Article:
Chung Seok-hwan and Kim Hyo-jin
Moody’s Investor Service on Monday reaffirmed South Korea’s credit rating at Aa2 with a stable outlook in a show of confidence in the country’s strong economic and fiscal fundamentals despite the escalating near-term risks from the external front.
Korea has stayed on the third-highest rank of the agency’s rating scale since December 2015.
“Korea`s economy is highly diversified and competitive when compared with rating peers, although its reliance on international trade poses near-term drag from flagging external demand,” the agency said in its annual report.
In May, Moody’s cut Korea’s economic growth outlook for this year to 2.1 percent, citing “weakening in investment cycle and deceleration in global trade” in the economy reliant on chip shipments and demand in China.
The slowed momentum, however, has not affected the rating profile on Korea’s sovereign debt as “strong institutional framework is balanced against risks posed by persistent geopolitical tensions,” according to the agency.
Exports, the country’s primary growth engine, fell for the seventh straight month in June amid trade frictions between the United States and China. Shipments of semiconductors, which account for one-fifth of Korea’s total exports, tumbled 30.5 percent on-year in May and another 25.5 percent in June, as memory chip prices plummeted due to excess supply.
Moody’s added the “risk of military confrontation with North Korea poses unusually pronounced exposure to event risk for a sovereign in the Aa-rated category.”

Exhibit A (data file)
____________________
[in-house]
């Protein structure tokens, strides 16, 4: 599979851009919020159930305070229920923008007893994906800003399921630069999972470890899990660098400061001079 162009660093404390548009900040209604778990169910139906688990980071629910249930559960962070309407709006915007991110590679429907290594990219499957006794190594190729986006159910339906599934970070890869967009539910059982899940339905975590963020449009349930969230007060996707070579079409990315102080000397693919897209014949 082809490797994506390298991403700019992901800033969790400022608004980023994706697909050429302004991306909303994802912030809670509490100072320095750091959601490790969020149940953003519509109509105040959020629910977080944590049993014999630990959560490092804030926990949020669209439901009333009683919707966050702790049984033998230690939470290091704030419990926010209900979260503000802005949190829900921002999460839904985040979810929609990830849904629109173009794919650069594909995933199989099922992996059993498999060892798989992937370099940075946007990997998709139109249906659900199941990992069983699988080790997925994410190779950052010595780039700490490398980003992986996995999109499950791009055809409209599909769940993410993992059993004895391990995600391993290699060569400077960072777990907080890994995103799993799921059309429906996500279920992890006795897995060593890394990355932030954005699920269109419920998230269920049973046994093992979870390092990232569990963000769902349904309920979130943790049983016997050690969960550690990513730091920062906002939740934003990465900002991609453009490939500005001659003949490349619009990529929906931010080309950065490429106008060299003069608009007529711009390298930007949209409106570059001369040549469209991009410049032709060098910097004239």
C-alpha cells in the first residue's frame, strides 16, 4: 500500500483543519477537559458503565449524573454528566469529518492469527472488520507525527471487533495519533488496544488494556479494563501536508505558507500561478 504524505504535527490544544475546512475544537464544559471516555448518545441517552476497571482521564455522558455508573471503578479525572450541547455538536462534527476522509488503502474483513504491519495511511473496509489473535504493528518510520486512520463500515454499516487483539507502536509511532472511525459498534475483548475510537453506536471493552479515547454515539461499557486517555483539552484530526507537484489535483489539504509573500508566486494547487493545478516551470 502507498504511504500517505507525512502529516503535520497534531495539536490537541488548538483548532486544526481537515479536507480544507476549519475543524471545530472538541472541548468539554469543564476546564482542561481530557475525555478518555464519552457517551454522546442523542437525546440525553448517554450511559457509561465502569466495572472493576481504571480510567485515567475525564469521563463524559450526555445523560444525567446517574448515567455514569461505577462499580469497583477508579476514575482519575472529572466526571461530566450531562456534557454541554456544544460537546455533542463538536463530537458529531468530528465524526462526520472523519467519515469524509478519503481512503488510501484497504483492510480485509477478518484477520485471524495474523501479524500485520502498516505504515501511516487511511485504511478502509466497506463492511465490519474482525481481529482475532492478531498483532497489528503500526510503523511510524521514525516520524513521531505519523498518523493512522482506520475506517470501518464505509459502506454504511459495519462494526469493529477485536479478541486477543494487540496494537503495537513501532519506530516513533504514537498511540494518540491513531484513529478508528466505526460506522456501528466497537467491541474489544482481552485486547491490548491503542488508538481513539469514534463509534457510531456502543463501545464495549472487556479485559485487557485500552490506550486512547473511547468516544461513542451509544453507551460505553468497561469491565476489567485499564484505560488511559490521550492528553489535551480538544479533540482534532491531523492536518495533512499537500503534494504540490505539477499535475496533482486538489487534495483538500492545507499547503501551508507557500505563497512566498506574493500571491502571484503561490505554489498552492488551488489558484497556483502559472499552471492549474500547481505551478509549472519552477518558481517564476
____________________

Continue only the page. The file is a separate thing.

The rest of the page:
The United States and North Korea agreed to resume their stalled nuclear talks after the leaders of both countries came together at the Korean border for their third summit in late June. But just three days after their historic meeting at the heavily fortified demilitarized zone, North Korea accused the U.S. of being “hell-bent on hostile acts” and “obsessed with sanctions,” shifting back to the kind of belligerent rhetoric that had escalated tensions between the two countries in recent years.
In addition to the geopolitical risk, Moody’s pointed to “long-term economic and fiscal costs brought on by a rapidly aging population” as another primary credit challenge.
Korea has the fastest aging population among developed economies. It became an “aged society” in 2017 when the percentage of people aged 65 and above surpassed 14 percent of the total population. That figure is expected to exceed 20 percent by 2025, making Korea a “super-aged society.”
The main Kospi retreated 2.20 percent to close Monday at 2,064.17 amid dampened rate cut expectations following a strong rebound in U.S. job growth figures. The Korean won fell 0.94 percent, or 11.00, against the U.S. dollar at 1,181.40. By midday, the benchmark three-year government bond was yielding 1.6 basis points higher at 1.439 percent.